English football does seem to look short of individual genius. Of the seven players crowned best in the world or Europe since the turn of the Millennium only Michael Owen plays in England, and that only for the past week.
The Premiership does have three of the world's most expensive footballers but has yet to see from Gaizka Mendieta and Hernan Crespo the form which persuaded Lazio to part with more than £55m for the pair.
Yet the Premiership has Thierry Henry, Wayne Rooney, Ashley Cole, Petr Cech, Arjen Robben and Cristiano Ronaldo. Such is the financial might this English stable of galacticos is expected to grow. "Finance is a key factor," says Trevor Brooking, the Football Association's director of technical development and a member of Uefa's technical committee. "The best players go where the finance is. The Italian league used to be the best but they have had massive financial problems. That has reduced the capacity of clubs to retain quality players. Only Milan, Juventus, Inter and perhaps Roma still can.
"Spain is now the league people most compare the Premiership with. Anyone involved in our game would say the Premiership is best, but the level of football and quality of players is equally high in La Liga." Yet last season not one Spanish team even reached the Champions' League quarter-finals. La Liga dominated the competition in the early part of this century, during which time Serie A had three years without a semi-finalist, but the Italians, like the English, have made a comeback.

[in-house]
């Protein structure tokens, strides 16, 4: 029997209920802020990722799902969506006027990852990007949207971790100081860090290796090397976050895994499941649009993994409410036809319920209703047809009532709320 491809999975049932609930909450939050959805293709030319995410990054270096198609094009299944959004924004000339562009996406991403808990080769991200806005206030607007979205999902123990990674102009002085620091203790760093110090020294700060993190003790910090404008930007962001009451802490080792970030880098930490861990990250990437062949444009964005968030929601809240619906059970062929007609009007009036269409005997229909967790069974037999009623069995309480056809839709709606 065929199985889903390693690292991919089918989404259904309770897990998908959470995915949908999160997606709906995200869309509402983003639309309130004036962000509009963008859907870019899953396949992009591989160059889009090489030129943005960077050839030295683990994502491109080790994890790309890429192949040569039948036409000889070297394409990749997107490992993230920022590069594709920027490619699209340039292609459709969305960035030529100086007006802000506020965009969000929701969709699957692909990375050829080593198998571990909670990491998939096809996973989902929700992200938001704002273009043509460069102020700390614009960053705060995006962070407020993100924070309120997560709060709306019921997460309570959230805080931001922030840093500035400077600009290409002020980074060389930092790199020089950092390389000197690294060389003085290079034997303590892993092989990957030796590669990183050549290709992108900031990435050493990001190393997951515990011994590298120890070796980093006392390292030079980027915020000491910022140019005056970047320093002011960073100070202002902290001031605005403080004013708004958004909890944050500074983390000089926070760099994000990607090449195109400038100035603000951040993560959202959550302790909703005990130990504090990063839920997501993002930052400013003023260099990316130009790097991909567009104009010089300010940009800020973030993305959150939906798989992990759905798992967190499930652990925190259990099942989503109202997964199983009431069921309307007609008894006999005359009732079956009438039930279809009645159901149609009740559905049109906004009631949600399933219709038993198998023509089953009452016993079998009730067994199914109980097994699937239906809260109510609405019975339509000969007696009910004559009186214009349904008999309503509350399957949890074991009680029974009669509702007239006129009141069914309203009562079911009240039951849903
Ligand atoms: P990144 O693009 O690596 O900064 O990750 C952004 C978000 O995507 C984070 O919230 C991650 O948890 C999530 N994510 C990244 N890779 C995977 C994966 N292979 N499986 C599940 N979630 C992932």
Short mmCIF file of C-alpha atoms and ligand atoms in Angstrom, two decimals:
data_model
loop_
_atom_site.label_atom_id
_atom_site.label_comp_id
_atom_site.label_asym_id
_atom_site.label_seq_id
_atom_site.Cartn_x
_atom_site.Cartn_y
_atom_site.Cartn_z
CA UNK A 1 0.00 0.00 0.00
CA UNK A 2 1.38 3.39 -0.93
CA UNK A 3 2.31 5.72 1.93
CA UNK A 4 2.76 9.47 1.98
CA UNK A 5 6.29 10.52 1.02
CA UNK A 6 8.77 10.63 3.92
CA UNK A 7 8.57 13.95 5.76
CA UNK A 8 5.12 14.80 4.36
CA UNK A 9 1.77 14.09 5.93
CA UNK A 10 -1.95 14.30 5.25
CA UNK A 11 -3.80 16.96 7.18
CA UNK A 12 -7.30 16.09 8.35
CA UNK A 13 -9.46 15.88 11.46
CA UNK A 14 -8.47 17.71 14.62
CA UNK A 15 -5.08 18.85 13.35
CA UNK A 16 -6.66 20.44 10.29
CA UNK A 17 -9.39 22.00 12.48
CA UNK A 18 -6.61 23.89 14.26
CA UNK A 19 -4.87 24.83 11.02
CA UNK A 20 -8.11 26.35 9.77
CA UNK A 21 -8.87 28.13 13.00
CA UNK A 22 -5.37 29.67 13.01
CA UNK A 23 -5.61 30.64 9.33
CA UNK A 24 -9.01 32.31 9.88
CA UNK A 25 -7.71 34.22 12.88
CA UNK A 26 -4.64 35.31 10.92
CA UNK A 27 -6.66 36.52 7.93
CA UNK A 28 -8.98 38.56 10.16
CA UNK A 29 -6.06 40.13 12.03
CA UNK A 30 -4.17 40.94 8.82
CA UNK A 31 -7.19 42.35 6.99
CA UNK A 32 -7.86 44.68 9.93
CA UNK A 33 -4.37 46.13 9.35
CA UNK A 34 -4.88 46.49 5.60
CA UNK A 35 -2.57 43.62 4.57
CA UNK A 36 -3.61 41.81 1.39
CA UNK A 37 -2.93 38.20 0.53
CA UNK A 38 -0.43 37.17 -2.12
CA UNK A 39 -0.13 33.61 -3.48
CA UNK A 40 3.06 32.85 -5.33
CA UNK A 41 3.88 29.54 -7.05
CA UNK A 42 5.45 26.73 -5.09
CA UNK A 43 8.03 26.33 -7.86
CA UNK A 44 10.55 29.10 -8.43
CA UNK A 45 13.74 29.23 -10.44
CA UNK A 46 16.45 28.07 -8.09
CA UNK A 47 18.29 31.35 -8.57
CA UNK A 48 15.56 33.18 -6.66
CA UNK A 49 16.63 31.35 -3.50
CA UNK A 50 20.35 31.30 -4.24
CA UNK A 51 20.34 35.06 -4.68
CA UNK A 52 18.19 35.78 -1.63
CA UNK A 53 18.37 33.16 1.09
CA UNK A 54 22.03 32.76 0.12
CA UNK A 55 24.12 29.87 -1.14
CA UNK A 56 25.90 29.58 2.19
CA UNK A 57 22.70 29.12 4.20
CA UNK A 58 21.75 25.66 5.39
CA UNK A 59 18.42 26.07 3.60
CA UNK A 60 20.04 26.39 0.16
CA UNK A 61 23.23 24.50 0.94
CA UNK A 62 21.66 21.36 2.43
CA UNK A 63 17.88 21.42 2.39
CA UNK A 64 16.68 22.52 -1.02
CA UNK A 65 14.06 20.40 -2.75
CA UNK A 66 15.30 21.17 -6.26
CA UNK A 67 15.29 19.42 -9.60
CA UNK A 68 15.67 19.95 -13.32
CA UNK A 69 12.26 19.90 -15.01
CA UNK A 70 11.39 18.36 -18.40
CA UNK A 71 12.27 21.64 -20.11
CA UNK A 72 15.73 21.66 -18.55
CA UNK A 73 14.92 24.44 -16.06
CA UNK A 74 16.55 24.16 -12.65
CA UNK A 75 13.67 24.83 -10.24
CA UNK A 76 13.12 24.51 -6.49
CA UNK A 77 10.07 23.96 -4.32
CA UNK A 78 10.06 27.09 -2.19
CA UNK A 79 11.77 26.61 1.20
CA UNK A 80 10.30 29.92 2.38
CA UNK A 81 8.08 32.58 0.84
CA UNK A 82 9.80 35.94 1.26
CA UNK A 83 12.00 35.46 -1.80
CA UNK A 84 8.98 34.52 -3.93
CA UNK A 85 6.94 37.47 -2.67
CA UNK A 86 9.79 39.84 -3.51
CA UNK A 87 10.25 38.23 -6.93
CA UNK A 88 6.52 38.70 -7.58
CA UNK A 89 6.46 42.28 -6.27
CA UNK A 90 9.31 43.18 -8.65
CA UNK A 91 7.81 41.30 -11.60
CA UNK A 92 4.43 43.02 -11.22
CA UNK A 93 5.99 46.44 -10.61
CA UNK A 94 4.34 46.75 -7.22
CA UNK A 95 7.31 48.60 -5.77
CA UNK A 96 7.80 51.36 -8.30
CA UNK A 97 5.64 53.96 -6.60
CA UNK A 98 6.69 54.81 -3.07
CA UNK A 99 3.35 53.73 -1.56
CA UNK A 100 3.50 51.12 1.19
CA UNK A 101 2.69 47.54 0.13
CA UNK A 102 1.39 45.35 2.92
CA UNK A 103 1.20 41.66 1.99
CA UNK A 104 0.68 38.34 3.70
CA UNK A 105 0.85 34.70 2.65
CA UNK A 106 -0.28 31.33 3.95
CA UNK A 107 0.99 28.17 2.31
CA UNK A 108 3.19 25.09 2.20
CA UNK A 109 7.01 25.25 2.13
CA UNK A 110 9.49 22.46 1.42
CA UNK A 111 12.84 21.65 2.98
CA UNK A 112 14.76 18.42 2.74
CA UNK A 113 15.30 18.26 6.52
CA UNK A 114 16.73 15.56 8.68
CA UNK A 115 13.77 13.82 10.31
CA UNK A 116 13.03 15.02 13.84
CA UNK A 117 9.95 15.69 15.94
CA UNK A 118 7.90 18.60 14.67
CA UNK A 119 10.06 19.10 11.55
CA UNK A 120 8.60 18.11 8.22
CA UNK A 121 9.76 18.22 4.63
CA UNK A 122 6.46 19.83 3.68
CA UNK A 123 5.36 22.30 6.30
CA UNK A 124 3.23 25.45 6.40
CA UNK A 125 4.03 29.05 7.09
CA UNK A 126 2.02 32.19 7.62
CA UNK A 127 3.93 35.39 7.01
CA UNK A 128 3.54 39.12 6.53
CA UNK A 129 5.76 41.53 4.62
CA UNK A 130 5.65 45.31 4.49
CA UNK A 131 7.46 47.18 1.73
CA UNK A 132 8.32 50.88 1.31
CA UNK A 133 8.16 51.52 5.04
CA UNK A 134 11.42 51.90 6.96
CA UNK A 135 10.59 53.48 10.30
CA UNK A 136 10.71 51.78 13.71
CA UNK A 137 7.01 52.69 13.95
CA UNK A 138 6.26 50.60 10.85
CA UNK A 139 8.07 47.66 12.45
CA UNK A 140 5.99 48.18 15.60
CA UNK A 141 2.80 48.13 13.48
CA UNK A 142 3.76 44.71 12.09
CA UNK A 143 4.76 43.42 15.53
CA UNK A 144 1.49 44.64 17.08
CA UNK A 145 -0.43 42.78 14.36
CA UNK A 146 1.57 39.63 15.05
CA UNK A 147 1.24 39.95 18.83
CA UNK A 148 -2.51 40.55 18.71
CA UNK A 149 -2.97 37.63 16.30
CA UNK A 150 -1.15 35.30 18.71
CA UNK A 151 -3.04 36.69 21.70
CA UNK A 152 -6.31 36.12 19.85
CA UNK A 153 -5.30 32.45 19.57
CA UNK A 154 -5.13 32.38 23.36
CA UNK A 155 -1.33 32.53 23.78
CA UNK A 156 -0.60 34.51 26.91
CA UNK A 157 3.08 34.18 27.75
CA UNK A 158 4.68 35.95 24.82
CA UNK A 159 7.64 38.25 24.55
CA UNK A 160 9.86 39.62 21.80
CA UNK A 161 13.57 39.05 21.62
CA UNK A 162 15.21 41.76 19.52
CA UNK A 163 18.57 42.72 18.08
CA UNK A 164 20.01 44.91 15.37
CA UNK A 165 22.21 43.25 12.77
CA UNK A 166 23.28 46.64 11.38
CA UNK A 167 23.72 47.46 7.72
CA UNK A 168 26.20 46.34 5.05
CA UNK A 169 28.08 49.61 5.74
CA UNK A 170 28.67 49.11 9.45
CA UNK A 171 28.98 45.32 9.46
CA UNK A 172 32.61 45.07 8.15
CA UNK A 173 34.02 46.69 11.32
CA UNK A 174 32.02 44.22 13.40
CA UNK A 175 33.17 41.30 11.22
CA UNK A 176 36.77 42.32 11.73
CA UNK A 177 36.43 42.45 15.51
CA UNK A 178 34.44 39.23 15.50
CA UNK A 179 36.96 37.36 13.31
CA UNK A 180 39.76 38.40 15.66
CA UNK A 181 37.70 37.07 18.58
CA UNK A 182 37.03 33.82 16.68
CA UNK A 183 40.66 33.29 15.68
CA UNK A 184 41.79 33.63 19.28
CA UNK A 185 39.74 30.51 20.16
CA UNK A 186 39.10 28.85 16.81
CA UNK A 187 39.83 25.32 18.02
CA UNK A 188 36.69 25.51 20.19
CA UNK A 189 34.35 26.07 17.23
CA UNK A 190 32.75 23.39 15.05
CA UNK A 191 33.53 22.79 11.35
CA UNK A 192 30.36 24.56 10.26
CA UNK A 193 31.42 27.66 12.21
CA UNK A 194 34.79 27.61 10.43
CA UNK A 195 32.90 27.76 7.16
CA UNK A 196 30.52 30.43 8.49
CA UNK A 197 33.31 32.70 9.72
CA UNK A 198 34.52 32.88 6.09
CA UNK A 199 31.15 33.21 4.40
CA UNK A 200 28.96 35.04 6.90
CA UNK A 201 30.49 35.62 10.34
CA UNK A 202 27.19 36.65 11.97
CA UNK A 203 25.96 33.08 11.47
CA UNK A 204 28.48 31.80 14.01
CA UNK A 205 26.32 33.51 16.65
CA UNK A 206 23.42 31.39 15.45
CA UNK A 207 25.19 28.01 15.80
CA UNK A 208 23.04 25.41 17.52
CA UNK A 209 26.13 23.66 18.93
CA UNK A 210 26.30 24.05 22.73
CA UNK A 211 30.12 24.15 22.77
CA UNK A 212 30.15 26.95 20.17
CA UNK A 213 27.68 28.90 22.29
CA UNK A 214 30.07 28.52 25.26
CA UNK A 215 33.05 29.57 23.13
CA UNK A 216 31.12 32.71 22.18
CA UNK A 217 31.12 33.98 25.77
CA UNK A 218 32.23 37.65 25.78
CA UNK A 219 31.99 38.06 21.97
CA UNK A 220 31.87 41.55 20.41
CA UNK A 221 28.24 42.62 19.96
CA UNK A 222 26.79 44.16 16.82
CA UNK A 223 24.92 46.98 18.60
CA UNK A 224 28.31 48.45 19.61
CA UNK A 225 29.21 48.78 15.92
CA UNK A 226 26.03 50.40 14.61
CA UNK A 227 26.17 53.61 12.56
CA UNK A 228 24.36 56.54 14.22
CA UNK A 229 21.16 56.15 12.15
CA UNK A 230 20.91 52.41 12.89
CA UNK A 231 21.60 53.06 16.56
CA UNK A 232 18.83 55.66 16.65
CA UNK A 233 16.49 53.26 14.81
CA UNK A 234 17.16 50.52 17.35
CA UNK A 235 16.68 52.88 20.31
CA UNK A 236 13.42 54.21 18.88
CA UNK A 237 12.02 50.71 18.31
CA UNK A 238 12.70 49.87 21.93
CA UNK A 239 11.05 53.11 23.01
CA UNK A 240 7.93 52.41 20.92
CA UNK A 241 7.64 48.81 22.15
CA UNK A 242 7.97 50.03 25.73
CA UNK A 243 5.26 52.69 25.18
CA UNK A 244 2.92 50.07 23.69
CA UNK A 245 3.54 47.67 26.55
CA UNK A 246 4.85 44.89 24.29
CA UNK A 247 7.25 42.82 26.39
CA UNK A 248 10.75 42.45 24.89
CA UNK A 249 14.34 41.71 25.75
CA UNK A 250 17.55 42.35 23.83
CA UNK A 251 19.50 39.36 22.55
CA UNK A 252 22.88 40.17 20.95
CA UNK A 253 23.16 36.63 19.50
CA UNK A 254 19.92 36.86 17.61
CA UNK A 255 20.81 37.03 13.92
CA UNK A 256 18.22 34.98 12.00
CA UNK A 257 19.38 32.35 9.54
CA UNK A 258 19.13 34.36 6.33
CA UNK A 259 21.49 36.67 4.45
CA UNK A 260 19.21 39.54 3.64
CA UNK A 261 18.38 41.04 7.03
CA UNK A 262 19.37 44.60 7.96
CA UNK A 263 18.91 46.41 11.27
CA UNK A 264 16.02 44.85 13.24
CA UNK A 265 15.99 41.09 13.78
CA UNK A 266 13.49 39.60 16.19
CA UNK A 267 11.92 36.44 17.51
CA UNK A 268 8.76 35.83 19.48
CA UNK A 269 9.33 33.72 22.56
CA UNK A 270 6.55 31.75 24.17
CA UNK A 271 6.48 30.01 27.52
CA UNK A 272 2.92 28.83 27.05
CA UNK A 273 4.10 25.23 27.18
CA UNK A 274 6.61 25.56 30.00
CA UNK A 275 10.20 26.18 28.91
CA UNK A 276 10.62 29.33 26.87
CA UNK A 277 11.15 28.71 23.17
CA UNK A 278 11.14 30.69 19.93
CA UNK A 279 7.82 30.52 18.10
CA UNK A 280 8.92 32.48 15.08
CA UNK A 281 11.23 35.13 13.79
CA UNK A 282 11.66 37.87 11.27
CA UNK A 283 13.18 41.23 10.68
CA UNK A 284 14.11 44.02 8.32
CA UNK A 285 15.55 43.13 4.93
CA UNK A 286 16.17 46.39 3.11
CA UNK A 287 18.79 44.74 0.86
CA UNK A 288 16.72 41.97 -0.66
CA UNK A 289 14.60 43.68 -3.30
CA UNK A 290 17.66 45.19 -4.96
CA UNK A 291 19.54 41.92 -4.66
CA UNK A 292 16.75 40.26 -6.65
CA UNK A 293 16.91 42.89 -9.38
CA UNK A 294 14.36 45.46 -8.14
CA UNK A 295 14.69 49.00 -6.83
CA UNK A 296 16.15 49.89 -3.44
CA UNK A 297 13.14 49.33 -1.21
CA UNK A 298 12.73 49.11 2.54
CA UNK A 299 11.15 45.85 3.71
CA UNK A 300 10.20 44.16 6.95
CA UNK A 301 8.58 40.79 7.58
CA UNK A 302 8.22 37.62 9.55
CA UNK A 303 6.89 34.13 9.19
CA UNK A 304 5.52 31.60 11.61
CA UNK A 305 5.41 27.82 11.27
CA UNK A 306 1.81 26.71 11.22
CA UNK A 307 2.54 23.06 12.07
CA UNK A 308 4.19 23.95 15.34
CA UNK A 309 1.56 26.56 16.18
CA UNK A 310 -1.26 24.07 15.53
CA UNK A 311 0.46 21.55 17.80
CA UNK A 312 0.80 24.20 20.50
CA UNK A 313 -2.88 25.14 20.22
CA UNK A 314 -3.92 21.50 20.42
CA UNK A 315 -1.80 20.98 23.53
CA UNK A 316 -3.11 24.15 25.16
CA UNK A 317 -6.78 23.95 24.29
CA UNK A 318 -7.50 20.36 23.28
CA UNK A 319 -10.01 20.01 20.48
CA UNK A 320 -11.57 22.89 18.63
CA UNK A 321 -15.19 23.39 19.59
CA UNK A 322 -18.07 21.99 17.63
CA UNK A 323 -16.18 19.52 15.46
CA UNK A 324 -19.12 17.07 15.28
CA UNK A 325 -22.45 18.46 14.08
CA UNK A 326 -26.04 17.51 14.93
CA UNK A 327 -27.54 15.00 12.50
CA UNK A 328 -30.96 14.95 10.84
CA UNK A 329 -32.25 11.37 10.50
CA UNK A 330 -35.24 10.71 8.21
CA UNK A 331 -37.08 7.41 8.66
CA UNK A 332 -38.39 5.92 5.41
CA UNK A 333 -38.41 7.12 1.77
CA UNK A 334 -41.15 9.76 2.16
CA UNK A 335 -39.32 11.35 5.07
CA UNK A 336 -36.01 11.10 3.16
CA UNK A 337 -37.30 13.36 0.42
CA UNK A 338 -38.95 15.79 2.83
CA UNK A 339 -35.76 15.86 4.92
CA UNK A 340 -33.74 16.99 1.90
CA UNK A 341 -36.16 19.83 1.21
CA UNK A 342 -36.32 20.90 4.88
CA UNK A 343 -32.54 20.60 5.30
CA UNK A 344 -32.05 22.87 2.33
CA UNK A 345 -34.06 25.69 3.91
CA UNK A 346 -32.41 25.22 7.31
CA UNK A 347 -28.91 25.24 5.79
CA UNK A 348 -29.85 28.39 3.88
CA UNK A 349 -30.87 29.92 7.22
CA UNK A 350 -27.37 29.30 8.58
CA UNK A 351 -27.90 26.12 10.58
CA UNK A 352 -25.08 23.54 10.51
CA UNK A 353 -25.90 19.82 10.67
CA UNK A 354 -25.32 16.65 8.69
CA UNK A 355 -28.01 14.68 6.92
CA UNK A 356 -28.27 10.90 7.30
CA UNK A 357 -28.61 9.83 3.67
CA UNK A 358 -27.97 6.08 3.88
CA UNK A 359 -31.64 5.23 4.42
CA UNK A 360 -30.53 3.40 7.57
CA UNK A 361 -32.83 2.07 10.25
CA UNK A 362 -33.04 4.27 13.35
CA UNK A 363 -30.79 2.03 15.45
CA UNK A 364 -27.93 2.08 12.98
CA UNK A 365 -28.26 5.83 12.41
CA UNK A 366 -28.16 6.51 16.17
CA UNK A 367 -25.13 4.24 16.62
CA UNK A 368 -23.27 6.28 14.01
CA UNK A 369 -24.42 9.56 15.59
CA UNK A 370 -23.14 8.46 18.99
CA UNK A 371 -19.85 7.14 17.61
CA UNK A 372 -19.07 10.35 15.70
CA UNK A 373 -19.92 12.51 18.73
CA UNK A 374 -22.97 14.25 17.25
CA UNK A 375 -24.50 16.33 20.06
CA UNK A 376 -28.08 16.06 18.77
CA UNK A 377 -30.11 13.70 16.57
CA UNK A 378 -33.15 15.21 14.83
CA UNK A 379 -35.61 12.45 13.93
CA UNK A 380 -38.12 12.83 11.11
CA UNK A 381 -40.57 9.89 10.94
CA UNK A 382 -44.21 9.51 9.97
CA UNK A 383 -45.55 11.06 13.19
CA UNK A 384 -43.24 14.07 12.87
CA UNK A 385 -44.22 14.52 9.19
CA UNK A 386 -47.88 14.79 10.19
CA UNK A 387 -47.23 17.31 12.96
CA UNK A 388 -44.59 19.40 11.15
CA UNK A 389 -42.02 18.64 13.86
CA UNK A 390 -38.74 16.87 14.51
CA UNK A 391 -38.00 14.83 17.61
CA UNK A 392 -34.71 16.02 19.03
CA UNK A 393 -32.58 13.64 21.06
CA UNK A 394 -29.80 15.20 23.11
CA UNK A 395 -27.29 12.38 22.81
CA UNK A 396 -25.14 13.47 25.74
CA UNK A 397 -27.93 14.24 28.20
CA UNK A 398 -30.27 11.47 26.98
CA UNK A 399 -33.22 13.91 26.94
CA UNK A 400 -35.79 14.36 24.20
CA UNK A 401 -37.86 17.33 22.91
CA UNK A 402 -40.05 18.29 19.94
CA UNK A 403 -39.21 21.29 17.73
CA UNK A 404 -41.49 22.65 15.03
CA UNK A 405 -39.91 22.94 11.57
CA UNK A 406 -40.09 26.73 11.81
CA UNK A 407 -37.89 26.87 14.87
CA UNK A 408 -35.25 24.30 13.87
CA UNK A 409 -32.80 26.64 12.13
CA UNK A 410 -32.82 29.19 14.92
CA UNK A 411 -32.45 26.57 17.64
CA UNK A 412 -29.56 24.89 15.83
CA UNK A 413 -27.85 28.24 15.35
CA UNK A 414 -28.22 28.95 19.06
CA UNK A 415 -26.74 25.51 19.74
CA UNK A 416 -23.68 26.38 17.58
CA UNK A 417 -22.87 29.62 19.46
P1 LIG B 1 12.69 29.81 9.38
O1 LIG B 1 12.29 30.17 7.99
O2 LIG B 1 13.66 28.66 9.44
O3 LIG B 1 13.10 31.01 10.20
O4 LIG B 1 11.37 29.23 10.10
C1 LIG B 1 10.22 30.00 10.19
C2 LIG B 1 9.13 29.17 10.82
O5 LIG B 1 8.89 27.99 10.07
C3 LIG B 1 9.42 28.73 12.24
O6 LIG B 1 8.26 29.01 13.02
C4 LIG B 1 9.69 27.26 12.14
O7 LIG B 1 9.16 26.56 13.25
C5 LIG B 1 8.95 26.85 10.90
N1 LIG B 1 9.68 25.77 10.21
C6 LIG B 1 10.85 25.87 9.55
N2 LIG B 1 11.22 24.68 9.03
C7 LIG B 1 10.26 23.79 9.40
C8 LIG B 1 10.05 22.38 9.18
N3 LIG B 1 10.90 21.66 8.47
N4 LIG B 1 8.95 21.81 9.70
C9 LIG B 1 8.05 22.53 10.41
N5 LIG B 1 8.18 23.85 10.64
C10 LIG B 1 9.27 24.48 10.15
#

"It's become very hard to predict," says Brooking. "Look at last year's final. If anyone had said at half-time Liverpool would win you'd have put a thermometer in their mouth. It shows you can get surprises in cups." Brooking adds: "Chelsea and Man United have the greatest squad depth of the English teams though you think Arsenal, at some stage, will come good. Then there's Barcelona or Real Madrid if they can tighten up defensively."
But does the winner indicate that country has the best football? That depends how you define "best". The Bundesliga attracts the biggest attendances but the Premiership is most widely watched around the globe because it is the most reliably exciting.
Arsène Wenger, the Arsenal manager, admits to falling asleep watching Italian football and Brooking adds: "Our game is still more consistently fast than the others."
Most observers would still argue the technical quality is greater in Spain while the most tactical football is still played in Italy.
"The coaches there are more proactive," says Brown. "Traditionally managers in England delay substitutions. They react to losing a goal or an injury. Italian coaches start with a formation and if it is not happening they will change it very quickly.
"They are constantly working during a game and they substitute earlier and more tactically than elsewhere. I think their players are more tactically aware."
Brio, technique or tactics; which quality will triumph this year?Reuse content